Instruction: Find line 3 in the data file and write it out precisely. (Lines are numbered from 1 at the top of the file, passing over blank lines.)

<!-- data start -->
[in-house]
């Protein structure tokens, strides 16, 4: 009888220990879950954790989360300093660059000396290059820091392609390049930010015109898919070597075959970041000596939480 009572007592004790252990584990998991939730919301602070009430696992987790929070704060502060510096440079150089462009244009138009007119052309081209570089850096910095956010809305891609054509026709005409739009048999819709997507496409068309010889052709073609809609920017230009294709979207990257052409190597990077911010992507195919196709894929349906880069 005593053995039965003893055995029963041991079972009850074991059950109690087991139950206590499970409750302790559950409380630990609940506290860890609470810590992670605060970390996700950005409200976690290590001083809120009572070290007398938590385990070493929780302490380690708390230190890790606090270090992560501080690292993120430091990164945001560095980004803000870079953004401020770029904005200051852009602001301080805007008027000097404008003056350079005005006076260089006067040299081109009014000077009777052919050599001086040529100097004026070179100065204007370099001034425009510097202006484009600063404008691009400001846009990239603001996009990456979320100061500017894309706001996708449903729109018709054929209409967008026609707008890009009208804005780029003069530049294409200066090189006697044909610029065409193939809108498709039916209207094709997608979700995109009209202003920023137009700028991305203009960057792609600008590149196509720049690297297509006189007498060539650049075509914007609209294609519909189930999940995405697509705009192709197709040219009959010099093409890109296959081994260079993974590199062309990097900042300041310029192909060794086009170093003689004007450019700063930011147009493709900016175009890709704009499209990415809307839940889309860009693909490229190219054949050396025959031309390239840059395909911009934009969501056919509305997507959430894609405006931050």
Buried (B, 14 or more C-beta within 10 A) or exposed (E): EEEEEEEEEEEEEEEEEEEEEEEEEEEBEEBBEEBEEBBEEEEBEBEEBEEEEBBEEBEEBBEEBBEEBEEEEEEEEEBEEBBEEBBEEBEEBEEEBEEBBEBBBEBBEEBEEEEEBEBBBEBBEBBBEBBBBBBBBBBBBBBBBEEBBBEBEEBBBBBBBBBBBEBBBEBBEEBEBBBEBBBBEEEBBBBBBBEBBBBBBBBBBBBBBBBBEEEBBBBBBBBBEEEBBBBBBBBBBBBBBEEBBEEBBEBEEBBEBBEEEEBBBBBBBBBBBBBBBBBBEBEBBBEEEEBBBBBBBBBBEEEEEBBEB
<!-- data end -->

Buried (B, 14 or more C-beta within 10 A) or exposed (E): EEEEEEEEEEEEEEEEEEEEEEEEEEEBEEBBEEBEEBBEEEEBEBEEBEEEEBBEEBEEBBEEBBEEBEEEEEEEEEBEEBBEEBBEEBEEBEEEBEEBBEBBBEBBEEBEEEEEBEBBBEBBEBBBEBBBBBBBBBBBBBBBBEEBBBEBEEBBBBBBBBBBBEBBBEBBEEBEBBBEBBBBEEEBBBBBBBEBBBBBBBBBBBBBBBBBEEEBBBBBBBBBEEEBBBBBBBBBBBBBBEEBBEEBBEBEEBBEBBEEEEBBBBBBBBBBBBBBBBBBEBEBBBEEEEBBBBBBBBBBEEEEEBBEB